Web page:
Friday, April 20, 2001
BY BRIAN HICKS
Of The Post and Courier staff
Archaeologists believe they may have a leather wallet belonging to a member of the H.L. Hunley's crew - but it appears to be empty.
The wallet was found deep in the sediment that filled the Confederate submarine's crew compartment. Bob Neyland, project manager, said scientists have X-rayed the wallet, but didn't find anything - identification, money - inside it.
Sen. Glenn McConnell, chairman of the Hunley Commission, said the wallet is another artifact humanizing this archaeological project.
"As the recovery of the skull gives us the opportunity to put a face to the person, the personal effects, like a wallet, give us the tools to put a personality to the human image," McConnell said.
Also, the Hunley may be giving up another secret to its inner workings. Scientists excavating the Hunley's interior were surprised the rods controlling the submarine's rudder were not along the ceiling of the submarine - where historical diagrams put them. Ever since, the steering of the sub has remained a mystery.
But now, archaeologists are beginning to see two rods beneath the portside bench the crew members sat on. Scientists have no proof yet that these are the steering rods, but it would make sense. In the cramped quarters of the Hunley's crew compartment, steering rods along the ceiling would have been just one more thing for the crew to bump their heads on.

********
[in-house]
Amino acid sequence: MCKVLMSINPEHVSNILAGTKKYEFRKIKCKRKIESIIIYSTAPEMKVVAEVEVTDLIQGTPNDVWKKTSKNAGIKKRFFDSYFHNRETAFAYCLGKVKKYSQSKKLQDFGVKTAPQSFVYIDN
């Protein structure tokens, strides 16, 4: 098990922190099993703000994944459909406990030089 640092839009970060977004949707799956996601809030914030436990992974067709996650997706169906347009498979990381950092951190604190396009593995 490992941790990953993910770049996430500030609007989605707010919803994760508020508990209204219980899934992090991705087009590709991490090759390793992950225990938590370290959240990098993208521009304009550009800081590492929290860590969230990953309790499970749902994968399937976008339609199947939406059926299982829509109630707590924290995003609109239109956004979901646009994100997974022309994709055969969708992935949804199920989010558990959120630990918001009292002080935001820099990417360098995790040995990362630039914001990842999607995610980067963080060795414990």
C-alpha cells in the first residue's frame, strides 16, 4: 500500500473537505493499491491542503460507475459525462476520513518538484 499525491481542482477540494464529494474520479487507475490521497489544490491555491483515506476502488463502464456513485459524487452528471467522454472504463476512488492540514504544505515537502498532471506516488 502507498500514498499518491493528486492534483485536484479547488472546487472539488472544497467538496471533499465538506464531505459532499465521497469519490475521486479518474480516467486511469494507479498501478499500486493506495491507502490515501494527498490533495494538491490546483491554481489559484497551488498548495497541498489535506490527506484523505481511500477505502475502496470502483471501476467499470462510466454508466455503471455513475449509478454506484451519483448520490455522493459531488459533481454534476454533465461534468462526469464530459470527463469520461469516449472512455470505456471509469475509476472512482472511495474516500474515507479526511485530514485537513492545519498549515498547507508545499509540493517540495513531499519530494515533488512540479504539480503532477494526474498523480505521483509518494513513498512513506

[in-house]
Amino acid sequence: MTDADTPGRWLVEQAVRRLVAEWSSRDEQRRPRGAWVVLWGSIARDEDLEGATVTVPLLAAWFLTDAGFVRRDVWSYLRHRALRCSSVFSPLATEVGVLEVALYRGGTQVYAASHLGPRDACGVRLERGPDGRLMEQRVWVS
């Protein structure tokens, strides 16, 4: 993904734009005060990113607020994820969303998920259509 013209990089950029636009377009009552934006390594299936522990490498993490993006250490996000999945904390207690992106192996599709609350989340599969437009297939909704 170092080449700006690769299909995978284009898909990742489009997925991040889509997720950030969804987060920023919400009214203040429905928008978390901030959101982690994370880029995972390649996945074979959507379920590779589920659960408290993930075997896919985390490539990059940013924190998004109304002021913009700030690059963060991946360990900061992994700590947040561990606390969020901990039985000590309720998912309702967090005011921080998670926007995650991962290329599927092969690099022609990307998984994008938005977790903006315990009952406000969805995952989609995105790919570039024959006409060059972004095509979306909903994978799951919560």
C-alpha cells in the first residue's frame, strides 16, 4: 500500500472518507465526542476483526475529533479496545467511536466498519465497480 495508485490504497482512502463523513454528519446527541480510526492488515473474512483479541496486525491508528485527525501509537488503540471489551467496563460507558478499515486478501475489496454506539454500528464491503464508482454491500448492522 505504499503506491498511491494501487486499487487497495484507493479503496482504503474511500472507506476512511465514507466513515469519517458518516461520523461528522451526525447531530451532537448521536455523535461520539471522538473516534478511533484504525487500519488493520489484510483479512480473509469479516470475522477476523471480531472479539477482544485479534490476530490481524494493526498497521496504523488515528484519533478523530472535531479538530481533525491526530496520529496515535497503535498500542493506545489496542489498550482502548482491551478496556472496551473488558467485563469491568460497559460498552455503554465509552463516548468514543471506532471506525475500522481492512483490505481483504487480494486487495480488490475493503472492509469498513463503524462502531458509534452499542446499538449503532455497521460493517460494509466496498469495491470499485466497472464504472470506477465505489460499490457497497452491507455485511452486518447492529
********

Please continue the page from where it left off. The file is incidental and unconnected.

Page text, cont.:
"If these are truly the control rods, then this is another example of the technological advancement and ingenuity that continues to surprise everyone associated with the project," said Warren Lasch, Chairman of Friends of the Hunley.
After cutting off Web cameras broadcasting the excavation on Tuesday to remove some bones from the Hunley, the project was back on line by Wednesday. Neyland said scientists have removed only a very small portion - less than 10 percent - of the human remains. So far, scientists have discovered the remains of eight of the nine crew members.
Archaeologists believe the only missing crewman is Lt. George Dixon, the sub's commander. The excavation has not moved into the forward-most area of the crew compartment, where Dixon would have steered the sub, operated its dive planes and forward ballast tank.
Scientists are particularly interested in the forward section of the Hunley's interior - and Dixon's remains - because one long-held theory is that Dixon was shot while his head was in the forward conning tower, and that ultimately led to the sub's sinking. Neyland said they don't expect to reach Dixon's remains for another 30 days.